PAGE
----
Posted on July 14, 2017
Sen. Lamar Alexander, R-Tenn., jabbed at his Democratic colleagues Thursday for their opposition to President Trump's nominees to filling the two remaining open seats on the National Labor Relations Board, the main federal labor law enforcement agency.
Alexander read aloud comments the Democrats made four years ago during President Obama's administration that called quick confirmation of board nominees as important to the nation's economy.
"We need a full board. And I'm certainly not the only one who thinks so," Alexander said during during a Health, Education, Labor and Pensions Committee hearing according to his prepared remarks. "Senator [Tammy] Baldwin [D-Wis.] said at a hearing on May 16, 2013, 'I strongly support a fully functiong NLRB with five members. I think confirming the entire slate will ensure that the NLRB is working for American workers and American employers.'"
Alexander also quoted Sen. Bob Casey, D-Pa., saying at the same hearing, "We need this board fully functioning. ... Any senator who is standing in the way of getting five people confirmed and having a functioning board has a lot of explaining to do."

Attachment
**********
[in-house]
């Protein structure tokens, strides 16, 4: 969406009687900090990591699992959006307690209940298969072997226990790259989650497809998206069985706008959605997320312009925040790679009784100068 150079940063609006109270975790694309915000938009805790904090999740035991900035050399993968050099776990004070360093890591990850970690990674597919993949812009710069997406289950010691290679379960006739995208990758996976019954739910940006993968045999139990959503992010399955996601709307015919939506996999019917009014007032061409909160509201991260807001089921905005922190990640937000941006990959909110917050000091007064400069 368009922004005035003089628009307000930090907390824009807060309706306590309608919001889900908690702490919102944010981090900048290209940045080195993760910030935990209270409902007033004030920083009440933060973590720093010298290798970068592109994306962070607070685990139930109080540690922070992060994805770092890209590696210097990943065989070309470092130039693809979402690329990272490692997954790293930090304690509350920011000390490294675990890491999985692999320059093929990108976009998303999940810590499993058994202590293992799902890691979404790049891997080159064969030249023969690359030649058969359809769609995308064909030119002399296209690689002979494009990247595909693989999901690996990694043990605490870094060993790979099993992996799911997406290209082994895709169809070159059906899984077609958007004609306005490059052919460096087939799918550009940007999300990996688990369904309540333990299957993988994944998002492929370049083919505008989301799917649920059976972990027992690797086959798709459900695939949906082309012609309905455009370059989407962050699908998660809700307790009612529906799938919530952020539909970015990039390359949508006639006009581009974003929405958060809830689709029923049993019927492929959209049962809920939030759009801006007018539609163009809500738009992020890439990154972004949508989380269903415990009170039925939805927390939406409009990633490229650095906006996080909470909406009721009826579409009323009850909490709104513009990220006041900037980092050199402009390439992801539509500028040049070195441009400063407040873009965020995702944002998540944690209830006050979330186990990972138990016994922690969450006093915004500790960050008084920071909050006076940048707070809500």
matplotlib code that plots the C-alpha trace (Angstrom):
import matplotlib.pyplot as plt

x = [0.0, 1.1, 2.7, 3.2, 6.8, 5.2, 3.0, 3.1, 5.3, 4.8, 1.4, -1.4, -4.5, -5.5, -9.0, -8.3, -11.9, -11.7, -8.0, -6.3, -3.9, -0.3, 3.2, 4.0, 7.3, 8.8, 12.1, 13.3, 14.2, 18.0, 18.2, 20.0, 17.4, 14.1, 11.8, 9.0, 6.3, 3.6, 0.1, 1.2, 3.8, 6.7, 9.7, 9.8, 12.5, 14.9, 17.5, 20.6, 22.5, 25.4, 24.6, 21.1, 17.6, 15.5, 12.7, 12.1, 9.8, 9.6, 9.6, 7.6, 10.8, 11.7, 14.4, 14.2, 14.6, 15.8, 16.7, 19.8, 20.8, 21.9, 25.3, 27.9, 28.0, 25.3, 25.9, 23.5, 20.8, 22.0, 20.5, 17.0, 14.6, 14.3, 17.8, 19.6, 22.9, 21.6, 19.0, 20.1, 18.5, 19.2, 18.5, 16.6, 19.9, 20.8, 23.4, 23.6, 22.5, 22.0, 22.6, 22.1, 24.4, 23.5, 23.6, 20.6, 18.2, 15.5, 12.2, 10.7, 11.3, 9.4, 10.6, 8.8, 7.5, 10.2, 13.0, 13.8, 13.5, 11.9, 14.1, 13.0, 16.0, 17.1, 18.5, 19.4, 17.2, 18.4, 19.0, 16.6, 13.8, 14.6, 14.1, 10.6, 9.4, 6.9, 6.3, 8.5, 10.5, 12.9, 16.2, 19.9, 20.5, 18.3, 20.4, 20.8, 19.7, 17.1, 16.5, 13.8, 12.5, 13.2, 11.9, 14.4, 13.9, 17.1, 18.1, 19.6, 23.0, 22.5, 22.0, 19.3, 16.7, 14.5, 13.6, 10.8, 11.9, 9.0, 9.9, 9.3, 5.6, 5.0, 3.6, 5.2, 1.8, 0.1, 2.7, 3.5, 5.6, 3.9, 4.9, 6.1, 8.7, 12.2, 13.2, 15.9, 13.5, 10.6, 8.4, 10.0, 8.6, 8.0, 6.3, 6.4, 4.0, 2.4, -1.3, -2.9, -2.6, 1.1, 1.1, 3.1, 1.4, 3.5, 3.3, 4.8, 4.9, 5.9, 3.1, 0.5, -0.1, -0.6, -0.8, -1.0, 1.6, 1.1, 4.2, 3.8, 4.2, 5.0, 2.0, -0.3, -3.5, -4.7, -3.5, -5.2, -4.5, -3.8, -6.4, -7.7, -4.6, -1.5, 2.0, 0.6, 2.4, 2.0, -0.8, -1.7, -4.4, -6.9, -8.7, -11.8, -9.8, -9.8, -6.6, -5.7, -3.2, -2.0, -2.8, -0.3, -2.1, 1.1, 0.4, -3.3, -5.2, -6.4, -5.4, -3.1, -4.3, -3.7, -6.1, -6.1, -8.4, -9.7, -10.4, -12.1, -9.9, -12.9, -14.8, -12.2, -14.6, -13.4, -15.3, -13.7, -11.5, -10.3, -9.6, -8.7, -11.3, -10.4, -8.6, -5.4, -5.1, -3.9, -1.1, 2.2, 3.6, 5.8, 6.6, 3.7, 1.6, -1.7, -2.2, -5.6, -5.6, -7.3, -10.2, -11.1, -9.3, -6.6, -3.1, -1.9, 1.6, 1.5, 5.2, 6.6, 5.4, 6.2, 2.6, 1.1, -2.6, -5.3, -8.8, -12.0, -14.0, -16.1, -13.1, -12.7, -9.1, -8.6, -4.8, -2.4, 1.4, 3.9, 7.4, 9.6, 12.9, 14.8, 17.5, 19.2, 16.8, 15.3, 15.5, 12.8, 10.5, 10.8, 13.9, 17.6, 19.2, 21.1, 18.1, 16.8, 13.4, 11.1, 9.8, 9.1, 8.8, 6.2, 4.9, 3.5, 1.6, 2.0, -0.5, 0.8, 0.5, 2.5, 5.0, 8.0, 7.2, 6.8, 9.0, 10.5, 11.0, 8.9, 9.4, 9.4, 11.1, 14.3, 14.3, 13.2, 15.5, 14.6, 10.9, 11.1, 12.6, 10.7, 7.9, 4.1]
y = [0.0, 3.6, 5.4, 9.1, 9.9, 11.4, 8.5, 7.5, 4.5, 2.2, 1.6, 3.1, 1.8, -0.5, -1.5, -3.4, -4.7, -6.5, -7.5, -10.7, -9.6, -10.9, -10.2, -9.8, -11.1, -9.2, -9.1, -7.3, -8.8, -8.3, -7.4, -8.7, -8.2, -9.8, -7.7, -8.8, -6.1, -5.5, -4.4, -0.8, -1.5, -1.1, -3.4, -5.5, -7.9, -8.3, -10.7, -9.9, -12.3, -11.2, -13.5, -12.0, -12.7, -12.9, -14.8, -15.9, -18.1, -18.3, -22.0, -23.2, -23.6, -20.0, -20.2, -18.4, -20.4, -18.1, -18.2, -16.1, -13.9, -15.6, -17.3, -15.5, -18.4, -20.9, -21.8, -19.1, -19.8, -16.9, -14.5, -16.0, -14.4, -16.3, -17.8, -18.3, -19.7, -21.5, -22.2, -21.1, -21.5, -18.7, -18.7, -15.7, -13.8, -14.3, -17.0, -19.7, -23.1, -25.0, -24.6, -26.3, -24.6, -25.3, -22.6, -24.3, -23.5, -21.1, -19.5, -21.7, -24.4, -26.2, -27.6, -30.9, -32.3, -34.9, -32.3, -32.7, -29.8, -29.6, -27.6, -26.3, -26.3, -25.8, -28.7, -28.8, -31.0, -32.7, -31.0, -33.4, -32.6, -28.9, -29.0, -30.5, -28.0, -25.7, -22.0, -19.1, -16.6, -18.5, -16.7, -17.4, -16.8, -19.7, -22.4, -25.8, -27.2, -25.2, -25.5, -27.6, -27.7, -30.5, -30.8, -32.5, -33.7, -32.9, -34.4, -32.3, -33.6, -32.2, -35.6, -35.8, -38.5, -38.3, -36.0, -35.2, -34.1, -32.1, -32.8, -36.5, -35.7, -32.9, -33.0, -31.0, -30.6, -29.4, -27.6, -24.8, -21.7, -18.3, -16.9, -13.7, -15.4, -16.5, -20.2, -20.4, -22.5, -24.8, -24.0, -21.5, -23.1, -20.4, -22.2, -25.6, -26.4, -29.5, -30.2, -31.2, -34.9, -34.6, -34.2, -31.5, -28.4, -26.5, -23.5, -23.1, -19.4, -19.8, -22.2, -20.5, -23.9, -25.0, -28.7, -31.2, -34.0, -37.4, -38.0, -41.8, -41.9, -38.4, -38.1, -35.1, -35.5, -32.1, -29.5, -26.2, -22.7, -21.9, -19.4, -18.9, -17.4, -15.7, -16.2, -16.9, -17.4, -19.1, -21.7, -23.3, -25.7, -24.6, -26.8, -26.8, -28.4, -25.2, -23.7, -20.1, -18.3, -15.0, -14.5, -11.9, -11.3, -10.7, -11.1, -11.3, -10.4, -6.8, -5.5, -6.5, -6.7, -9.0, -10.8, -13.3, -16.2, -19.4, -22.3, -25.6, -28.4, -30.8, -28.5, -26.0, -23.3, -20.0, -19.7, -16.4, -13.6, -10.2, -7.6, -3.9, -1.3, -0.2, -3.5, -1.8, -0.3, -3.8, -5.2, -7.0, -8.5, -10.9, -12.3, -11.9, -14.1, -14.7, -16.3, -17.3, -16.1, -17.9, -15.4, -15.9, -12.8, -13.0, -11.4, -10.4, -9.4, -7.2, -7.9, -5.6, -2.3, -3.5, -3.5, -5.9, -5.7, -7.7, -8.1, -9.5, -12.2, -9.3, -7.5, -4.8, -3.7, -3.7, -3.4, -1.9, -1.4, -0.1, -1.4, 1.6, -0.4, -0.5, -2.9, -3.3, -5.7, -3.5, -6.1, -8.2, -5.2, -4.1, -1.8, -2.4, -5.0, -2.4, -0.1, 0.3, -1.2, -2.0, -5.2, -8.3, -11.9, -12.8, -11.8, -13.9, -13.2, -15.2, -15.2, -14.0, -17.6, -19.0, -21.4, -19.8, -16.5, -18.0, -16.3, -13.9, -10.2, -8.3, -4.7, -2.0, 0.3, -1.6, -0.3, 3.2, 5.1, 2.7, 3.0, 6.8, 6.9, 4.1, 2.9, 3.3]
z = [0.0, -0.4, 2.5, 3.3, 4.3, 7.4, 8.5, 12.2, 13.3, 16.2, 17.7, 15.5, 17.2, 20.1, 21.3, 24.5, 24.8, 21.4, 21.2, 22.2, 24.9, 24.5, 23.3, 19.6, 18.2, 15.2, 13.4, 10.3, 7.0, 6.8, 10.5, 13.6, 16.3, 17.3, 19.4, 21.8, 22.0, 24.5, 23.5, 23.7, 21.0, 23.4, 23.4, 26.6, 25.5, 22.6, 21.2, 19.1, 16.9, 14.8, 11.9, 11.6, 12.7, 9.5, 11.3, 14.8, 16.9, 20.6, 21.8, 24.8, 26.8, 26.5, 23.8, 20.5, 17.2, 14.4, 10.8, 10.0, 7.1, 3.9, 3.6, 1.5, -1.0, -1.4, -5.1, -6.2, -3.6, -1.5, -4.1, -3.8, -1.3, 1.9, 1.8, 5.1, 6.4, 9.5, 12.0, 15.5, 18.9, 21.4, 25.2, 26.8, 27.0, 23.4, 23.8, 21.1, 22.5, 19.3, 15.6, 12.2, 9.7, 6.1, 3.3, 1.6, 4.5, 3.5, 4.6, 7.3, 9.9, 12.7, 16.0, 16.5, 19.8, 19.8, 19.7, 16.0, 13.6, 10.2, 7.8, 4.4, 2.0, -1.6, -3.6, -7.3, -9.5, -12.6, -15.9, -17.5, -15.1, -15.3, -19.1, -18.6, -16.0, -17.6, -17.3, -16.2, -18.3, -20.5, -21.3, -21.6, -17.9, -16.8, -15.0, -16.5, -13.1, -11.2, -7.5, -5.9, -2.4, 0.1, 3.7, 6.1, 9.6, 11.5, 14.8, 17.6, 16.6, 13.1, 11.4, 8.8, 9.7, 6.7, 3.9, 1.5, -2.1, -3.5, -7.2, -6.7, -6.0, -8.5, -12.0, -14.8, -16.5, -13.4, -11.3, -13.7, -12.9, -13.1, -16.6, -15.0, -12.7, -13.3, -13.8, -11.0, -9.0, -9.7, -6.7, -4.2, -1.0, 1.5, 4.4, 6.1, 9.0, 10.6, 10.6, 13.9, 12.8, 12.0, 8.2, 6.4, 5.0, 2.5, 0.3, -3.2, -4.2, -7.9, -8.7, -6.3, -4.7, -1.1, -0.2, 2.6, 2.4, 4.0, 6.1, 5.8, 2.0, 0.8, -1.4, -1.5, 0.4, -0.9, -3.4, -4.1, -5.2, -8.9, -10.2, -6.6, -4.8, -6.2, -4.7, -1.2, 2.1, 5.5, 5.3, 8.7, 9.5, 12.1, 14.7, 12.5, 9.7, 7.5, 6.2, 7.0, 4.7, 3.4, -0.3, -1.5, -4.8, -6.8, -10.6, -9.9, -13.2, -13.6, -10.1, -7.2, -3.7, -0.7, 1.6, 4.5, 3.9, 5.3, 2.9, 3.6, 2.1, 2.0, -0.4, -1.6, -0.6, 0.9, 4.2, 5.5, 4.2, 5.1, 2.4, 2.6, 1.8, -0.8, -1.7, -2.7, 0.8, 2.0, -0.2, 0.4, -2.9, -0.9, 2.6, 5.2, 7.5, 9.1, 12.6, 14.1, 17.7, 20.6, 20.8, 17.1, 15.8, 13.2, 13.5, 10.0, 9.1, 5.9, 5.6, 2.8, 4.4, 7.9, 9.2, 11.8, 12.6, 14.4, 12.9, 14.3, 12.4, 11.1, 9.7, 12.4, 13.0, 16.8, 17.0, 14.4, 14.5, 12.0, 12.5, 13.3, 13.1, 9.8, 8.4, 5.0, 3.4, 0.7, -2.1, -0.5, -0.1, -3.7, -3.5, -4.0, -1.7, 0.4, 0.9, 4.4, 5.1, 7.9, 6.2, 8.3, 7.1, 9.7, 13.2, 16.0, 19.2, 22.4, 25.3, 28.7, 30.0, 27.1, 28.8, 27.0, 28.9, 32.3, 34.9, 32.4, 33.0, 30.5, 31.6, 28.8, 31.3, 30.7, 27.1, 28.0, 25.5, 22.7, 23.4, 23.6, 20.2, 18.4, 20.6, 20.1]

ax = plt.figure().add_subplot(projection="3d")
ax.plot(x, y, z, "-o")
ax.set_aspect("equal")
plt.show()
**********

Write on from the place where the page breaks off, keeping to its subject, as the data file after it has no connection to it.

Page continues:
The nominees, lawyers Marvin Kaplan and William Emanuel, would give the five-member board, the main federal labor law enforcement agency, a 3-2 Republican majority for the first time since President Bush's administration.
Kaplan is currently chief counsel of the Occupational Safety and Health Review Commission, a federal agency. Emanuel is a shareholder with Littler Mendelson, a management-side law firm that specializes in labor matters, often before the NLRB. The nominees will appear Thursday before the Senate Health, Education, Labor and Pensions Committee.
Ranking minority member Sen. Patty Murray, D-Wash., didn't acknowledge Alexander's remarks or her Democratic colleagues' prior position on the nominations. She made clear that Democrats no longer thought that ensuring a fully-functioning five-member board was the most important factor in considering nominations.
Instead, Murray expressed concern that the hearing had been "rushed" and said the nominee's records raised serious concerns, suggesting that their attitudes were "contrary to the mission" of the board.